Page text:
On the Outside Looking In: Democratising Literary Festivals Post-Pandemic

9 December 2020

With over 50 writers festivals in Victoria alone, it can seem an overwhelming prospect to choose which ones to invest time in. For people outside of the industry, it can also sometimes feel intimidating to attend such events in the first place. Last year, I went to the opening night of the Melbourne Writers Festival with a couple of friends. As soon as we arrived at the pre-talk networking event, I felt my anxiety peak amongst a crowd of very attractive intellectuals, most of whom were already gathered in clusters around the room, excitedly chatting and laughing and sipping champagne. I panicked and began searching for the bar. The literary world, along with other arts communities, can often seem an impenetrable and daunting space for newcomers and non-writers. Ellena Savage once asked “What even is a writers festival?” This question alongside “Who are literary festivals for?” still requires consideration. There is a risk that these events can become echo chambers for the literary middlebrow when ultimately, shouldn’t their purpose be to encourage more people, from all backgrounds, to be excited about and more invested in literature and the arts in general?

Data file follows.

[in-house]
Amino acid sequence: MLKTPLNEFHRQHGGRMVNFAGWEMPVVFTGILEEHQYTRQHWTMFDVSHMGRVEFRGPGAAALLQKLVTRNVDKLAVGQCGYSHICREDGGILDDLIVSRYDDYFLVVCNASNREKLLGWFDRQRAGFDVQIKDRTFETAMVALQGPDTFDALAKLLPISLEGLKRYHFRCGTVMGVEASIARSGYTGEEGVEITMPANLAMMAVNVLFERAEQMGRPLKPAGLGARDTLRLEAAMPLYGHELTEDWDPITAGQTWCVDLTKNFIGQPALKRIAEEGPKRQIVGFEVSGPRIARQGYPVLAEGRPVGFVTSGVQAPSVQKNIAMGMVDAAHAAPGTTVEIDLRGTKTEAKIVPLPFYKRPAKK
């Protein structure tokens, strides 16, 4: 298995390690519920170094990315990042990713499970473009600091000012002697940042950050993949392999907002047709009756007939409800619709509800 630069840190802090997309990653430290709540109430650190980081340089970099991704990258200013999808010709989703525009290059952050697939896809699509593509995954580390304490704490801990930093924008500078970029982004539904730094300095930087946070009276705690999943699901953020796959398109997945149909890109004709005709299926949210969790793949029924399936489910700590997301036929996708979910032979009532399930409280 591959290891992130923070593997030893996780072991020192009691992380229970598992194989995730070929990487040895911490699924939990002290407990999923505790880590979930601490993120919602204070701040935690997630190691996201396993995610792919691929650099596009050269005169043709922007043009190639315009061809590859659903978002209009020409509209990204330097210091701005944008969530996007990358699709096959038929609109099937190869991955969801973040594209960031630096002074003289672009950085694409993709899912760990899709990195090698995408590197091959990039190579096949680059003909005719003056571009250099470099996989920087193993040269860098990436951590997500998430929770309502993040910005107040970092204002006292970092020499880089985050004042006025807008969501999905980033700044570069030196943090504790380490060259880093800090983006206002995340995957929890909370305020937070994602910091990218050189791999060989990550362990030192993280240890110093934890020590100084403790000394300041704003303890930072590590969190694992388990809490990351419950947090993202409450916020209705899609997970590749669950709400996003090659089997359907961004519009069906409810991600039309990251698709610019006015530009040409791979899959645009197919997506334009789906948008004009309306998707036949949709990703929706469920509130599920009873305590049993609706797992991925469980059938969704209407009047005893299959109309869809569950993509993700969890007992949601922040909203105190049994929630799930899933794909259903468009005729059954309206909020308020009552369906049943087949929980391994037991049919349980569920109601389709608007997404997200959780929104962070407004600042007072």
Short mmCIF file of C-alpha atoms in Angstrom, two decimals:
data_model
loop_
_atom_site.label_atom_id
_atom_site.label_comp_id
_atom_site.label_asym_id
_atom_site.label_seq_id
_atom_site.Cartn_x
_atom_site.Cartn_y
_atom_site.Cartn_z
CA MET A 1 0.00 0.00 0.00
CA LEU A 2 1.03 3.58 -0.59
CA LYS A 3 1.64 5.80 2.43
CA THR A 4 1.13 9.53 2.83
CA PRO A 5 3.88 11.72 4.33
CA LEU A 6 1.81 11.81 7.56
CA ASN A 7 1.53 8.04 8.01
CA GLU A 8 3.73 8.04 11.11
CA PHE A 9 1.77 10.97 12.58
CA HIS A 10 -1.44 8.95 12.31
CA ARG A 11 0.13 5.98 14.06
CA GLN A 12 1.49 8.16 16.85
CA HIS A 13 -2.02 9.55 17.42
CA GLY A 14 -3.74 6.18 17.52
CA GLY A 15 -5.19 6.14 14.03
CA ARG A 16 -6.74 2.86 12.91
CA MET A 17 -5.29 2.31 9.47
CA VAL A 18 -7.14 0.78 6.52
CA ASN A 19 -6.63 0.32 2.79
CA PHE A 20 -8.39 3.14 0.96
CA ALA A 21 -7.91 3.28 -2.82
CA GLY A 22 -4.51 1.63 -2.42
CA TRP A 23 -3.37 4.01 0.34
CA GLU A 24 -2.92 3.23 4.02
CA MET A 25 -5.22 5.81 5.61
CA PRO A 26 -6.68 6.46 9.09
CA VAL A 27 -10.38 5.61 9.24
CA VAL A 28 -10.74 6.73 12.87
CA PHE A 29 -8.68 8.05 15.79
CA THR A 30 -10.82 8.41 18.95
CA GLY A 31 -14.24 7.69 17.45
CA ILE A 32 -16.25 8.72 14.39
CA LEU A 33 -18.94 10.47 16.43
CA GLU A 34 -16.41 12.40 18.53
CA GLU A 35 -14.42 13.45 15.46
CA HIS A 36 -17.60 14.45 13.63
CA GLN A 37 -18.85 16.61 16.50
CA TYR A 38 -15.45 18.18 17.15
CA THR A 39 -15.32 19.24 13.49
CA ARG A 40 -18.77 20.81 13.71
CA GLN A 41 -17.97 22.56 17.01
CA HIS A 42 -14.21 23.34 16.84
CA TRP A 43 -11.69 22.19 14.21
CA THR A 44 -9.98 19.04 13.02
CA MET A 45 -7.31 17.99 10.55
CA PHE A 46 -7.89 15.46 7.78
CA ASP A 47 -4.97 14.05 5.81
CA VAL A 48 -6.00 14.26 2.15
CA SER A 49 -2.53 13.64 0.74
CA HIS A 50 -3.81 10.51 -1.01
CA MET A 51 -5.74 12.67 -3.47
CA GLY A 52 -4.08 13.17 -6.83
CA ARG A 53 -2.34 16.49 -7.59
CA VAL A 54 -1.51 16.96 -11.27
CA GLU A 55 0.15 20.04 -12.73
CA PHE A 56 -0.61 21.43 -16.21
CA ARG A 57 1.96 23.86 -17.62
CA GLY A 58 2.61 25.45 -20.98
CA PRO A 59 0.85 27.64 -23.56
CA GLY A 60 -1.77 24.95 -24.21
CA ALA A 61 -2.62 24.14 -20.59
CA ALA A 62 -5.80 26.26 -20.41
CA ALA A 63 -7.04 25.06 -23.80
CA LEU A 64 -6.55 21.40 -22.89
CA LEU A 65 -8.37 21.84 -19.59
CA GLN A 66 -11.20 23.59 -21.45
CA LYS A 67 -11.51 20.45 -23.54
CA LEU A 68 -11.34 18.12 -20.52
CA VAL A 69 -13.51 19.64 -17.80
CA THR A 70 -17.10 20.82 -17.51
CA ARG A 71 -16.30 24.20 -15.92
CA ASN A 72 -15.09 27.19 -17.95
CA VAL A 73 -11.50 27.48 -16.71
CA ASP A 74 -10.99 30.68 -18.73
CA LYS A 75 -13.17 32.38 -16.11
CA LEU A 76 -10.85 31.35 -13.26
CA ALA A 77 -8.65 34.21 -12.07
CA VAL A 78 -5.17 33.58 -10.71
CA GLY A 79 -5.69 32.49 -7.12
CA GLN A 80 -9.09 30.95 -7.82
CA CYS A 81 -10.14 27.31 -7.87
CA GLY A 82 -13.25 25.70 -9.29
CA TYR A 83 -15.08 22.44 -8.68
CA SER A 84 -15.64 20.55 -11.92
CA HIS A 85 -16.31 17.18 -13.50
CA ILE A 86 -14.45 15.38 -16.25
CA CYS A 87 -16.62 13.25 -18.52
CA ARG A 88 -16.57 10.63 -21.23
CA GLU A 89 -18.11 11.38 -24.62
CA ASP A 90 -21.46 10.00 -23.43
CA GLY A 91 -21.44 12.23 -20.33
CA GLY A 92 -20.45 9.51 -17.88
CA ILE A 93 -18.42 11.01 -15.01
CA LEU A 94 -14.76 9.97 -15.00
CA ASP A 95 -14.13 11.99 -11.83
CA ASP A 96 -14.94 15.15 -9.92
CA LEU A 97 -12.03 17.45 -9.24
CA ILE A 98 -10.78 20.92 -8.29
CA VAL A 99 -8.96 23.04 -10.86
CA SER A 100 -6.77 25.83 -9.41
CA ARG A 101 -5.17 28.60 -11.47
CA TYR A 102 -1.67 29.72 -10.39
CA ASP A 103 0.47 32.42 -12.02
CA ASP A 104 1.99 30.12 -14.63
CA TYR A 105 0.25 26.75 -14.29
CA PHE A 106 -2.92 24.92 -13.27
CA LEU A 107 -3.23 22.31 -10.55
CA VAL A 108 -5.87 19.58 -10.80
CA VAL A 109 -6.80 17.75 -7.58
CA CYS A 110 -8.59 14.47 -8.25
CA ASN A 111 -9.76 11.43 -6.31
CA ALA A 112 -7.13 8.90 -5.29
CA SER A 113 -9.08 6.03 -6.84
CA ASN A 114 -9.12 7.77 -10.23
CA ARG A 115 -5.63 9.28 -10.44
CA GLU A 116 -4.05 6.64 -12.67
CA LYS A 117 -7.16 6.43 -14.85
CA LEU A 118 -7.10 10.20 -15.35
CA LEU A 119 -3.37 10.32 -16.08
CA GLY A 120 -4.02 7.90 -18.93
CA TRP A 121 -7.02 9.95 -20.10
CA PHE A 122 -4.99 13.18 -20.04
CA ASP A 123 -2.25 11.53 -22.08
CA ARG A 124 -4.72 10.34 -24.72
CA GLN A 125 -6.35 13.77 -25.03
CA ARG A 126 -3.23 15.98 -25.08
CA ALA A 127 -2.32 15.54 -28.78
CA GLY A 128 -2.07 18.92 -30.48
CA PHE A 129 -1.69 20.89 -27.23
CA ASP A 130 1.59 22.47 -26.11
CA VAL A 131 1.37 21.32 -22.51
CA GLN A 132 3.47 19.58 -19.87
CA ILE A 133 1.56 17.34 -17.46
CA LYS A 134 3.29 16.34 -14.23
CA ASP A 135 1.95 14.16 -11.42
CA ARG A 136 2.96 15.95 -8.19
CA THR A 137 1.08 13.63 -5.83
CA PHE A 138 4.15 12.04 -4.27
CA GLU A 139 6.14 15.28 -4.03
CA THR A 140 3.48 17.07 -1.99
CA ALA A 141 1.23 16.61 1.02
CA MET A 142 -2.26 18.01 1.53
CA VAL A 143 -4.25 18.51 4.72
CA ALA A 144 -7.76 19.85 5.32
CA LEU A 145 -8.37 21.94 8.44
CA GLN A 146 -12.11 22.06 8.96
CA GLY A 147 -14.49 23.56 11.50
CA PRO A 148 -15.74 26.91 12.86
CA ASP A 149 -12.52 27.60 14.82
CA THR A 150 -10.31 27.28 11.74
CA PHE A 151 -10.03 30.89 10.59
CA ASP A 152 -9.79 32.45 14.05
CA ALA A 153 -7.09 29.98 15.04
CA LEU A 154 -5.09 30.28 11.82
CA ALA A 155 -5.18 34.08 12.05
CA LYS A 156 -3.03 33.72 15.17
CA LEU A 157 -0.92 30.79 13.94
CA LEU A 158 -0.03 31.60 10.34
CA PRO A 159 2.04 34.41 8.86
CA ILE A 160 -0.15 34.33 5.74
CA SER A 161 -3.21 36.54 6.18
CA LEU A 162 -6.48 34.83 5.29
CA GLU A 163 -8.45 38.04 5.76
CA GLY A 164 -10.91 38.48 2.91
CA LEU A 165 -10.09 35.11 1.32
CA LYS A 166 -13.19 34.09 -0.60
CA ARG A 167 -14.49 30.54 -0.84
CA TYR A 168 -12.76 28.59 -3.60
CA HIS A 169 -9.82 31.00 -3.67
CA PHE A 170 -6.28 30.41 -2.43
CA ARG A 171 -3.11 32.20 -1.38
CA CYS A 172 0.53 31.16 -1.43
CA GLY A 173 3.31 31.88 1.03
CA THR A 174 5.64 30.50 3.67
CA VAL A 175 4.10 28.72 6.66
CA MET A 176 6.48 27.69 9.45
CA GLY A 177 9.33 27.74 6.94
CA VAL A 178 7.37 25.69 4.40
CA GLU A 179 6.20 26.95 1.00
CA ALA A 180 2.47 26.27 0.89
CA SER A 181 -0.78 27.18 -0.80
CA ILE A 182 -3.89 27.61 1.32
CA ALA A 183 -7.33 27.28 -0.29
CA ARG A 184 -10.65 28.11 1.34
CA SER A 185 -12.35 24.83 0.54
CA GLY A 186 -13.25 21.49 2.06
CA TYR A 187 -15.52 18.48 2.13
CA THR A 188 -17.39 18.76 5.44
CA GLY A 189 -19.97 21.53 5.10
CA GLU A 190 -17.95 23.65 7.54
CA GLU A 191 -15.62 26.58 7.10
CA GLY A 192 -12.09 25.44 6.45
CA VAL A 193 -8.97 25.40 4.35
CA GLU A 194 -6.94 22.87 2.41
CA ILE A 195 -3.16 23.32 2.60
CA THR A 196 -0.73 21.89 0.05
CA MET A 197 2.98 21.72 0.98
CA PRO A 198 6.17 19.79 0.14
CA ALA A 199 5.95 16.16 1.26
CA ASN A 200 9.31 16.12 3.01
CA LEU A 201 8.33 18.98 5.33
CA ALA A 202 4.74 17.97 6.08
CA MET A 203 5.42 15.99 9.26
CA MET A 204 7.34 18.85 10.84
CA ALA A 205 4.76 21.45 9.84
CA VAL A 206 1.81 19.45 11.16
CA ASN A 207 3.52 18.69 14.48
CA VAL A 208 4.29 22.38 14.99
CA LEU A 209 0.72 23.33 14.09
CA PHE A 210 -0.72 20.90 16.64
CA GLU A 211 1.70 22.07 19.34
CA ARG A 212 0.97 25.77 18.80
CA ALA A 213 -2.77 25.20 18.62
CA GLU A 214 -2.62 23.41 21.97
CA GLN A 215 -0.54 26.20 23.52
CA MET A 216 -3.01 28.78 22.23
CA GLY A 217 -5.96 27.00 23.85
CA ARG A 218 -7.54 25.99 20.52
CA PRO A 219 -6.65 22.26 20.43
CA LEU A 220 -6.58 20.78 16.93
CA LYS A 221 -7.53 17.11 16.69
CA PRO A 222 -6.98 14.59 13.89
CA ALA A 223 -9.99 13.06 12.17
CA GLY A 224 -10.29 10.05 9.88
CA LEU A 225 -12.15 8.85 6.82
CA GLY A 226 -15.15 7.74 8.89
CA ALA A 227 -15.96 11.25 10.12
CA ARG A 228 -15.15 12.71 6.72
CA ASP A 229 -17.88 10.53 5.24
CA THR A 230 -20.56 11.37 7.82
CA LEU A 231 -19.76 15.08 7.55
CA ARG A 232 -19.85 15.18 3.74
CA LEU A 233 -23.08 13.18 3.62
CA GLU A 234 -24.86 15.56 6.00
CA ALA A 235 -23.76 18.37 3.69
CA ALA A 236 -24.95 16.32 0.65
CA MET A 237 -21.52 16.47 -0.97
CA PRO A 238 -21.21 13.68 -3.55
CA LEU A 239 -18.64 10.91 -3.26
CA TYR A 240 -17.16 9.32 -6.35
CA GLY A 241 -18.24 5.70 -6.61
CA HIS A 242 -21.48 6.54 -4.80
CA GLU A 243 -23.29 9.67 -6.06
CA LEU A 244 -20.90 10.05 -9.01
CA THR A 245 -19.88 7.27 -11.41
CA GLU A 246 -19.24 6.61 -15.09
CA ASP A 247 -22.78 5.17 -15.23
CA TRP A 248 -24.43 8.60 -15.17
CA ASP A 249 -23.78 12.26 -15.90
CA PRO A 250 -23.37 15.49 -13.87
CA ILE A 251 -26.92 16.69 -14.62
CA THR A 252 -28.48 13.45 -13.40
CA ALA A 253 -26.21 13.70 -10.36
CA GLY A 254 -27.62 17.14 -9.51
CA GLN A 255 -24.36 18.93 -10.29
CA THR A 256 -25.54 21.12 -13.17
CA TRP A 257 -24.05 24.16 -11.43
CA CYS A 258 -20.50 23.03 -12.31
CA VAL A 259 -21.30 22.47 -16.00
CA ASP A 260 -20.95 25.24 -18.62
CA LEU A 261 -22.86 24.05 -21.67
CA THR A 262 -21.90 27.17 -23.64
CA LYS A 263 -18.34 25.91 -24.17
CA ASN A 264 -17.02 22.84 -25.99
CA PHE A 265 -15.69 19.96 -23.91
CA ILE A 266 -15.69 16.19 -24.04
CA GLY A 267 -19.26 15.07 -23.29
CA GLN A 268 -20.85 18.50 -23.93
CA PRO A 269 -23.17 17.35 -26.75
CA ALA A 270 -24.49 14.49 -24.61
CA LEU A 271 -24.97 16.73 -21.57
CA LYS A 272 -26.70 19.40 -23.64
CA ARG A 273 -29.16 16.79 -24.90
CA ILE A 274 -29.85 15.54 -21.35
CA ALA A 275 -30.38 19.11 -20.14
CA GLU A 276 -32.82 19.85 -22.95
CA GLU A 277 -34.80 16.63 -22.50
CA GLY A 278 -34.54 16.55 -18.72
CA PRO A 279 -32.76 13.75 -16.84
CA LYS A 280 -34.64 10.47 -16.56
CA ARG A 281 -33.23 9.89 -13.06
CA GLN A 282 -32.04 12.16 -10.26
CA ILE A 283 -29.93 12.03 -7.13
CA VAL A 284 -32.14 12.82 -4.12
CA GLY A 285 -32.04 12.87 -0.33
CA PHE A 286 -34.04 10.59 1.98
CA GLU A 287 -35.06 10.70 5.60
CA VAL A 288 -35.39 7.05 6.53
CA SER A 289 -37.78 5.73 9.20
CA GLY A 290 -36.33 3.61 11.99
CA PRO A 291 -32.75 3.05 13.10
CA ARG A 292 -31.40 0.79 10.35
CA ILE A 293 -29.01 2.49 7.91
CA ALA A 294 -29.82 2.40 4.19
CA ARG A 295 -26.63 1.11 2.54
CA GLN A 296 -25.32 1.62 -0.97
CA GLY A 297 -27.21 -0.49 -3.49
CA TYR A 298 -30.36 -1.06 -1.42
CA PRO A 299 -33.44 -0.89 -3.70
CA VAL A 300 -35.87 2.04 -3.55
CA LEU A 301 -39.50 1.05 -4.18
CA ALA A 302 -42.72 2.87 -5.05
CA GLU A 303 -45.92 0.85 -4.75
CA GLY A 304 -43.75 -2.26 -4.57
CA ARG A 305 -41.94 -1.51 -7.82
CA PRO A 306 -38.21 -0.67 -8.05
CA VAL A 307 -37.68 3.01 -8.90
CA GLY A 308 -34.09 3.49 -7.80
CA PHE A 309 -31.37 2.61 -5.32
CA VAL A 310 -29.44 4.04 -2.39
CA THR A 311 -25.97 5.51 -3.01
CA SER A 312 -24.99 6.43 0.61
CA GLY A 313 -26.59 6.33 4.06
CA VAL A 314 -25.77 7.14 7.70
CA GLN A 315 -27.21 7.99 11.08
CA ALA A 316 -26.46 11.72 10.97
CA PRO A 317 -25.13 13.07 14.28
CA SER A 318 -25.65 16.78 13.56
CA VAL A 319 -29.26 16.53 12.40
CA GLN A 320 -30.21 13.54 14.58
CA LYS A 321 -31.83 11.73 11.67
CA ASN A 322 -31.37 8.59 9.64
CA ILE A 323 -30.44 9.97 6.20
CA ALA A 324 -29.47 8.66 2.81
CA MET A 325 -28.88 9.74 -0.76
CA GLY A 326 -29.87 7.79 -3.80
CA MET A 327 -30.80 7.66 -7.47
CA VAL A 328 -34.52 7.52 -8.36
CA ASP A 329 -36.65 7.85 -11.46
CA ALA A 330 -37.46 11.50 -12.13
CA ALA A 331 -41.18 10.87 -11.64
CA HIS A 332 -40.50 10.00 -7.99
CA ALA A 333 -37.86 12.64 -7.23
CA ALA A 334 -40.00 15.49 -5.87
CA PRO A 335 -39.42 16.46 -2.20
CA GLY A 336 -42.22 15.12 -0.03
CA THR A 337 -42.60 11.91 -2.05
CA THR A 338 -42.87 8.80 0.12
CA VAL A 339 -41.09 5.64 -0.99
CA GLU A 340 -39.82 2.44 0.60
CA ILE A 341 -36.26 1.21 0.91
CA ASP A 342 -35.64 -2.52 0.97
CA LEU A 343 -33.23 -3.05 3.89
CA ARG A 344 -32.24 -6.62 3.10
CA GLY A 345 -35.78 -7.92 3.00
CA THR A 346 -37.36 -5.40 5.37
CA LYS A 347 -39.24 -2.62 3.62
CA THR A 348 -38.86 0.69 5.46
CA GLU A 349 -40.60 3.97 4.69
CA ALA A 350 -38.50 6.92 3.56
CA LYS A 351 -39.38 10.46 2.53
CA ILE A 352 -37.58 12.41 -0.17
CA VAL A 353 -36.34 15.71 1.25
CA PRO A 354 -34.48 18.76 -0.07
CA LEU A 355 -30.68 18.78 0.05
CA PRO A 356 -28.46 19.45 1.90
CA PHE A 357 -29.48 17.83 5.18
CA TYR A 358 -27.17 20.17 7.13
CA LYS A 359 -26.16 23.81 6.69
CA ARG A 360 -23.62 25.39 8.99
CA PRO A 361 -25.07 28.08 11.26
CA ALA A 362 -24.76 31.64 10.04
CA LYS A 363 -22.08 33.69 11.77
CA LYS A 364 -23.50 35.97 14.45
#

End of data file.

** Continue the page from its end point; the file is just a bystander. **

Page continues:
In light of the global pandemic, literary festivals across the world have made the necessary transition to become digital, online experiences. This change may give us insight into how industry events within the world of literature and beyond can be reimagined in a more democratised and collaborative way post-COVID-19. Online, there is greater accessibility for people with disabilities; mobility and communication are key issues that can be often be effectively addressed in the virtual realm (i.e. closed-captioning on videos and the ability to experience digital events anywhere, unrestricted by physical spaces that are not accessible for people who require ramp access).  Not only that, the fact that people can attend events from the comfort of their own homes means that anyone who may have previously felt intimidated by the sometimes exclusive spaces that literary events tend to be held in is more likely to feel comfortable attending. These cultural institutions can sometimes seem like private clubs for the literary elite, while an online space is more accessible to most people, at least in Australia. Digital events are also by nature cheaper to run, and therefore more economic for attendees, while the virtual realm allows for both synchronous and asynchronous communication, which gives community-building a new kind of flexibility and potential. The online experience is not necessarily superior in every way, but the affordances provided to us by digital platforms, adapted to “real-life” events, could galvanise a new era of future literary festivals.